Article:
Another, related reason to be wary of employment statistics is the way that each individual case is seen in binary terms - employed, or unemployed - when various other arrangements are possible which fall outside of the standard, full-time employer-employee relationship. Many people are self-employed - sometimes only barely, sometimes working almost all the time. Cooperatives can amount to something like a kind of collective self-employment. Voluntary work puts unpaid time investment on a formal or semi-formal basis. Many people do part-time work, including people who would rather be full-time, and sometimes an official drop in unemployment can mask a larger rise in underemployment. These are just a few of the reasons for disagreement over exactly what employment and unemployment figures ought to represent - adjustments may also be made based on the time of year, marital status, ability to work and so on.

Treating employment as inherently good is seductive, because the alternatives to employment have so often been so awful - although many will complain that their jobs are pretty dire, too. But as technological and other advances keep on driving up productivity in so many ways, while our economic system keeps failing to provide formal employment for so many, perhaps it is time to be looking seriously at other strategies to meet the needs we have counted on employment to fulfil. How much do we need to rely on money exchange to make sure useful work gets done? How much do we need to rely on formal employment to make sure people get to spend enough of their time doing things that make them feel valued? How much of our wealth do we collectively want to distribute to people without formal jobs, and how? How much of a role should democratic oversight have in determining remuneration for people who are in employment - whether through government, or other means? How can we track how well things are working if we can't rely on figures like employment and profit to do it for us?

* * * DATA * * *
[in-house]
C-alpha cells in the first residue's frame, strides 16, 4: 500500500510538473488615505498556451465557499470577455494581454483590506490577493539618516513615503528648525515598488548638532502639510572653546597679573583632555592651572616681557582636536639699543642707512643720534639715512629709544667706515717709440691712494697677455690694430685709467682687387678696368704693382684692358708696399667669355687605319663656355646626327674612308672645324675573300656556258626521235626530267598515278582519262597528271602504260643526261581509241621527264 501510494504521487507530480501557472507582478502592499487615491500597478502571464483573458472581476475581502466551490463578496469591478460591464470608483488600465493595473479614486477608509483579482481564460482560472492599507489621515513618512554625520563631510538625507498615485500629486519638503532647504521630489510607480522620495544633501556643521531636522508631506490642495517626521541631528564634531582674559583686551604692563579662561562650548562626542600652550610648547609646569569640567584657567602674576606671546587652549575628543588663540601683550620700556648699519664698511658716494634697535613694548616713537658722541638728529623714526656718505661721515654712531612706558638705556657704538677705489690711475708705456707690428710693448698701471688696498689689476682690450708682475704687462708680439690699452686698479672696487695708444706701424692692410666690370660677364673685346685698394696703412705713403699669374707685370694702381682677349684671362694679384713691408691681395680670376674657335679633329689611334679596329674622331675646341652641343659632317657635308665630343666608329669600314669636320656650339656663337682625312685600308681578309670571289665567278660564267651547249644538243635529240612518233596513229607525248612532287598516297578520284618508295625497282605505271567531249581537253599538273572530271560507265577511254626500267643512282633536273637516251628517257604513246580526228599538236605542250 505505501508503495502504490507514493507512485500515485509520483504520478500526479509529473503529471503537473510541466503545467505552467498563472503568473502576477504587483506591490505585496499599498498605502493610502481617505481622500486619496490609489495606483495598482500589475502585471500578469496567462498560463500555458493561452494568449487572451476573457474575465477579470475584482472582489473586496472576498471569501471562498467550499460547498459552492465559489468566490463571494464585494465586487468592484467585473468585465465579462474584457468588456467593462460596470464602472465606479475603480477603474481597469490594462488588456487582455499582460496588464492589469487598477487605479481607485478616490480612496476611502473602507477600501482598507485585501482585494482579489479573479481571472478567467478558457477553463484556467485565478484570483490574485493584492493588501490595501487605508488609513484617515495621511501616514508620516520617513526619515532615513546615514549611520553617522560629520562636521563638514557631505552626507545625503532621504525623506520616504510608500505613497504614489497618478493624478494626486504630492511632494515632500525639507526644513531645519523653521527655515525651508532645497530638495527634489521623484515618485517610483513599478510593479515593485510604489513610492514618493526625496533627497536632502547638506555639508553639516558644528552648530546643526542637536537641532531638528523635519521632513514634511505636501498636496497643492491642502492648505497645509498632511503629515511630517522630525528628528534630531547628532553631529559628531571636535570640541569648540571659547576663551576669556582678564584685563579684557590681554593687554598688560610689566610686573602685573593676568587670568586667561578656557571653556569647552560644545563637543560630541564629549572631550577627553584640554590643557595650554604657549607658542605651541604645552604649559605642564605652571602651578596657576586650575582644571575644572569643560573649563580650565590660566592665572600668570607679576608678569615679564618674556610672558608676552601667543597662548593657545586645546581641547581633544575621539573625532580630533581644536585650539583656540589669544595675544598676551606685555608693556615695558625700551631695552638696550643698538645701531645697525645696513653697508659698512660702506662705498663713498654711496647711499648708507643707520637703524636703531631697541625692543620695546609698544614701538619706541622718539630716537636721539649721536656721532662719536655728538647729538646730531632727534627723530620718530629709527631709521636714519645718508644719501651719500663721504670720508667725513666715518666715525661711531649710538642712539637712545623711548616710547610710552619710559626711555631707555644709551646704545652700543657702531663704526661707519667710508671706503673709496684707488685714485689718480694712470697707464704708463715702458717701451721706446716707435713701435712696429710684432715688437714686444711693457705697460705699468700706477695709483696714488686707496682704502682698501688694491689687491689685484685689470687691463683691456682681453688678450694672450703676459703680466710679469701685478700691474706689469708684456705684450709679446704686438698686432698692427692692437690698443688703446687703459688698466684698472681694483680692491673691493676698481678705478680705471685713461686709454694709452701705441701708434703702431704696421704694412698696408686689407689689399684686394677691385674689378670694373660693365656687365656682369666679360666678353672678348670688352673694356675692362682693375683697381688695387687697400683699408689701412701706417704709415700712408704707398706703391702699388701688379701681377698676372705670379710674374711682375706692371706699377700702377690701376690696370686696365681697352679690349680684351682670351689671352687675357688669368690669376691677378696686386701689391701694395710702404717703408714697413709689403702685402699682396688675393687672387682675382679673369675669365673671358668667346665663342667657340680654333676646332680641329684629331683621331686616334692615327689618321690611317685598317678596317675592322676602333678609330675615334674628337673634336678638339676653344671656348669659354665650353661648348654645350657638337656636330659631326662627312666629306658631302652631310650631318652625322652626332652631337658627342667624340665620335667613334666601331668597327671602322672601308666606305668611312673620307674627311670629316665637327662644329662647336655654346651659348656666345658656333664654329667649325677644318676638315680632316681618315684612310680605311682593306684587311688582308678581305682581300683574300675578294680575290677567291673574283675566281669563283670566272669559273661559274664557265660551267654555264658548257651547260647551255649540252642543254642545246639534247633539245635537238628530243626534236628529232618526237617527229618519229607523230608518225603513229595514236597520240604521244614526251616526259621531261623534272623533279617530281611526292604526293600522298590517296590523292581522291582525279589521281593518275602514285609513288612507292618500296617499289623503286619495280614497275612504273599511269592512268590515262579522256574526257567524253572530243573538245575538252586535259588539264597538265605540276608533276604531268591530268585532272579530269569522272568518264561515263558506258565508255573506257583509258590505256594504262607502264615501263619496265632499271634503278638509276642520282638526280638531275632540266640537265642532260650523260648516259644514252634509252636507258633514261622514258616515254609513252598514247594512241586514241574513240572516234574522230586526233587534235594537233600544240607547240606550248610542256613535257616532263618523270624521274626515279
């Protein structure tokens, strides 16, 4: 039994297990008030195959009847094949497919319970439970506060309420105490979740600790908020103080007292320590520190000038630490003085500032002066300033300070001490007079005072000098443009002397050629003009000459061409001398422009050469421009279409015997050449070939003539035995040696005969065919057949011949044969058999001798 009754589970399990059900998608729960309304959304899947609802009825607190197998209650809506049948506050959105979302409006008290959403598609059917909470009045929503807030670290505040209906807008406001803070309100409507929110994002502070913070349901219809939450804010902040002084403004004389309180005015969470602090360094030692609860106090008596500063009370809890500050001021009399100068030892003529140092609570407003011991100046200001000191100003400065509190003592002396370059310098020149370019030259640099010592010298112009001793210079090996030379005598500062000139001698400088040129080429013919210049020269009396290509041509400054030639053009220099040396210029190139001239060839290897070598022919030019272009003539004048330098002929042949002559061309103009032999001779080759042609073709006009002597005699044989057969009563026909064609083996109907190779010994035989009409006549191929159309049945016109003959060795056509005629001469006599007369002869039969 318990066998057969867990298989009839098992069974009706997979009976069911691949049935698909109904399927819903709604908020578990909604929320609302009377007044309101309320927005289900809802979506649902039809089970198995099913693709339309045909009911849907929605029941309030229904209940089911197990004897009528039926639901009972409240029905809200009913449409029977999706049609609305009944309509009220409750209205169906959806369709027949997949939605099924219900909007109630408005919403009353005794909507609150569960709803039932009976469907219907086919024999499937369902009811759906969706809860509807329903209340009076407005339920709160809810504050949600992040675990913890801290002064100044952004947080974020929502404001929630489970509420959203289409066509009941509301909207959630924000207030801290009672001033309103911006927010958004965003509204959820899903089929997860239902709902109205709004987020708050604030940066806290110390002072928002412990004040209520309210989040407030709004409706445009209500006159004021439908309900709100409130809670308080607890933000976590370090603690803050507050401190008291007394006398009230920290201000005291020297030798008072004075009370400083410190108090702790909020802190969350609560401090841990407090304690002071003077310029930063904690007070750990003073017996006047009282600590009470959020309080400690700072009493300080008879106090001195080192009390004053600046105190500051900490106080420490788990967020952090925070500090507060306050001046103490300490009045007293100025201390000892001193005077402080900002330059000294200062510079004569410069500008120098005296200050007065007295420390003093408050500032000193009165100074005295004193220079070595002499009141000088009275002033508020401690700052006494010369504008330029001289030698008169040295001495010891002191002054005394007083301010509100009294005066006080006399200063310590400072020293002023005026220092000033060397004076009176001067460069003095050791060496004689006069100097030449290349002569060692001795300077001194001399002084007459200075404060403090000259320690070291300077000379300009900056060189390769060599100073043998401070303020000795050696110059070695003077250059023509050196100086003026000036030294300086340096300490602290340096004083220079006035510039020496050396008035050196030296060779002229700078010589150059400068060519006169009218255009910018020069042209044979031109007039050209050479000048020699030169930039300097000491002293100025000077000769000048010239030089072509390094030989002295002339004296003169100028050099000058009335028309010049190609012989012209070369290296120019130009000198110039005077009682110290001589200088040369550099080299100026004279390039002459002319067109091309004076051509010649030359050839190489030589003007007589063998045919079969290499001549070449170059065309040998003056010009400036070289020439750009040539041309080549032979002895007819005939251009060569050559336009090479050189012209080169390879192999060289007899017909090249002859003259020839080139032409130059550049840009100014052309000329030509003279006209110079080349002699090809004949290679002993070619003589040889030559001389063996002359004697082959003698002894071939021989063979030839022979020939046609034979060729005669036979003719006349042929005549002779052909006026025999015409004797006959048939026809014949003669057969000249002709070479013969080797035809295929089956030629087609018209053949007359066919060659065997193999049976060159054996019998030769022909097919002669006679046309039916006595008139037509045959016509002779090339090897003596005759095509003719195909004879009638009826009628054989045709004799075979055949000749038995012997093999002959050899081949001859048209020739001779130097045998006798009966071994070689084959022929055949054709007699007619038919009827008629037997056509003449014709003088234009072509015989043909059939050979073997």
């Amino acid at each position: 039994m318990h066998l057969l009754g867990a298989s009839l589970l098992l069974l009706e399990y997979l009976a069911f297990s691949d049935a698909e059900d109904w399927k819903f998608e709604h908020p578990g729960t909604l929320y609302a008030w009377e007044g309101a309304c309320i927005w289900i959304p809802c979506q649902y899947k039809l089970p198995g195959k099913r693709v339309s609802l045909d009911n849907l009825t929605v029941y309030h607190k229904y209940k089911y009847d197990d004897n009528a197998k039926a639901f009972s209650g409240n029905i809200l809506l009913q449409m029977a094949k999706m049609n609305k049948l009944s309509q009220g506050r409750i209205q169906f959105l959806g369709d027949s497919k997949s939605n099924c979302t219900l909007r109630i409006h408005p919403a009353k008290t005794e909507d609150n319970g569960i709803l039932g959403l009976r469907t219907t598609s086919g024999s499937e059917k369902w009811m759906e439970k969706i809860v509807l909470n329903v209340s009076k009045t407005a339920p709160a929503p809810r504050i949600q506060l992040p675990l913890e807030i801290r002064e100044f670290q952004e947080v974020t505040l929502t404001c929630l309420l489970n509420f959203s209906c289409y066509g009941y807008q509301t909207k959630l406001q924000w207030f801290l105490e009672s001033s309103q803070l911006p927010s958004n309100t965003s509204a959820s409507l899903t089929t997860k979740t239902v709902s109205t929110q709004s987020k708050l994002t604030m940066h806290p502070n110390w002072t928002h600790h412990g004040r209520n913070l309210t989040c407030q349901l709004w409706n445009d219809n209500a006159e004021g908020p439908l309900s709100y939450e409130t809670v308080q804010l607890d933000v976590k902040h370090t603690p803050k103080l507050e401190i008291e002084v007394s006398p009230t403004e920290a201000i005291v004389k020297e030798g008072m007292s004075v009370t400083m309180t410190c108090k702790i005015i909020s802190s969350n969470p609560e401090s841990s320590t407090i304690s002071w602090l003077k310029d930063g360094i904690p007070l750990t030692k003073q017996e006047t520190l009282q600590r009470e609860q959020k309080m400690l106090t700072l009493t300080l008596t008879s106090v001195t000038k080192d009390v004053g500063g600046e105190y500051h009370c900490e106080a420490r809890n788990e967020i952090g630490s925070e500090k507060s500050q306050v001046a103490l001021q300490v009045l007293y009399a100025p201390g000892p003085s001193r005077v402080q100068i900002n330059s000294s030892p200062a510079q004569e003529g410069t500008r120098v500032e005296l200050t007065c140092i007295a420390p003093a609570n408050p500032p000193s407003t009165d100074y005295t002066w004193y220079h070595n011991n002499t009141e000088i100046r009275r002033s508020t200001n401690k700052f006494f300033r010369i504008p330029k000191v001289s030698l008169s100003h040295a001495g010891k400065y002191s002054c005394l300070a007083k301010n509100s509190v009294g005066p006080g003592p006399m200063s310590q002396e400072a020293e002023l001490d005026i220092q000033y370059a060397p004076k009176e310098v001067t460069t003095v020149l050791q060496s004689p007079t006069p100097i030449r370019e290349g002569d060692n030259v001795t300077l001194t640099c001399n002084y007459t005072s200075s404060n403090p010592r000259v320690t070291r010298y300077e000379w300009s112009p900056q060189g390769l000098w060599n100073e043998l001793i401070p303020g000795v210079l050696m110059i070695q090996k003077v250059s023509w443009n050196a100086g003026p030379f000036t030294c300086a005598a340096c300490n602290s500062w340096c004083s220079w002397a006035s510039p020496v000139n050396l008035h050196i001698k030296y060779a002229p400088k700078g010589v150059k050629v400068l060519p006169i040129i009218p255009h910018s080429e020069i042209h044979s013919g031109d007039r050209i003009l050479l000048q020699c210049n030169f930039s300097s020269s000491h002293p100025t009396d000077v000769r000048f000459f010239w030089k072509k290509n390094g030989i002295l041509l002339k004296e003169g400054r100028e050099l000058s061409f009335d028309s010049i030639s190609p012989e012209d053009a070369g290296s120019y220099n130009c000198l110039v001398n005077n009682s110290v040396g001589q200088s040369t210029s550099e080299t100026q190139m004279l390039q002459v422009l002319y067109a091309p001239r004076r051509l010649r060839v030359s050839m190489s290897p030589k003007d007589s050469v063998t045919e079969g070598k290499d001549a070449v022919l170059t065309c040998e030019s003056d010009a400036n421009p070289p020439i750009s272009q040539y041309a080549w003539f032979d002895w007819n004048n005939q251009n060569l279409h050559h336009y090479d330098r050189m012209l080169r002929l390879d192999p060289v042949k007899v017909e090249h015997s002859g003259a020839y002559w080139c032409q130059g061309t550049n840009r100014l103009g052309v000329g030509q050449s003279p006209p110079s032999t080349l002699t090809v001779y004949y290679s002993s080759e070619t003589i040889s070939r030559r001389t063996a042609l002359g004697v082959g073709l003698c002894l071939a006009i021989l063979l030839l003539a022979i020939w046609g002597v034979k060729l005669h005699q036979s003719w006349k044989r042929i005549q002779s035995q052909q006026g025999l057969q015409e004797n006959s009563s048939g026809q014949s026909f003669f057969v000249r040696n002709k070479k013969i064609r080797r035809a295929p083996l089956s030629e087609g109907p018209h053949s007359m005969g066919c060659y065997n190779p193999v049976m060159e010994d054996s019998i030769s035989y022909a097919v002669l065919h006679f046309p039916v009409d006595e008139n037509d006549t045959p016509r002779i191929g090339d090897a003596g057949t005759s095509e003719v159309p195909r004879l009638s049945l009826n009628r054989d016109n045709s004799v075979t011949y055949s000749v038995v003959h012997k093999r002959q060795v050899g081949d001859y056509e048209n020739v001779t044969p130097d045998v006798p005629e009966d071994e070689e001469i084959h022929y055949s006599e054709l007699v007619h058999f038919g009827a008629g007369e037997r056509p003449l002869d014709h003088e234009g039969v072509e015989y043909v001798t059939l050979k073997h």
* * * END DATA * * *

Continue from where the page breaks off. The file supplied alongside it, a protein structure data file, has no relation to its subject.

These are questions to be addressed by individuals, by collectives, by companies and by governments. We already know that our current ways of doing things are far from optimal, and the only way out of that kind of mess is to experiment with different things that seem like they might work. The problems with employment as we know it are some of the biggest ones that humanity ought to be solving, but I don't see much creative thinking on them from many of our politicians. Fortunately we live in an age when it is easier than ever to get many things done, and promising new strategies for doing things can be tried out across the world - witness the rise of social media, crowdsourcing (and crowdfunding) and all the sites set up to allow people to share their skills (not to mention spare things and spaces) with remarkable efficiency, but often with no money changing hands at all.

All of these trends present challenges for existing models of employment and wealth allocation - most dangerously, all are associated with a kind of de-professionalization which makes it much harder for people to make a living at certain established professions, and risks lowering standards - but all manifestly have the potential to make life better overall. Perhaps the biggest job for governments ill-equipped to take a lead in this kind of economic experimentation is to find and use new measures of economic success, so that they can at least stay on top of what's going on. Perhaps this will help them to figure out ways to help facilitate these sorts of experiment, mitigate their worst effects, or at least get out of the way.

The Industrial Revolution made a great many jobs obsolete, changing the nature of employment forever - and with it, the social and economic structures of the world. Capitalism rose out of the ashes of feudalism in the decades that followed. We are now in the midst of another great shift in the way employment works, which may or may not have similarly profound consequences. Once again new technology is making many of the old jobs superfluous, but creating many new opportunities as it does it. It could be that radical economic experimentation is inevitable in this context - nobody quite knows what will work yet, but we can be pretty sure that the status quo is falling apart. Where we'll end up is anyone's guess; in the meantime we're all along for the ride, whether we like it or not. It's up to us if we want to try and help steer this thing.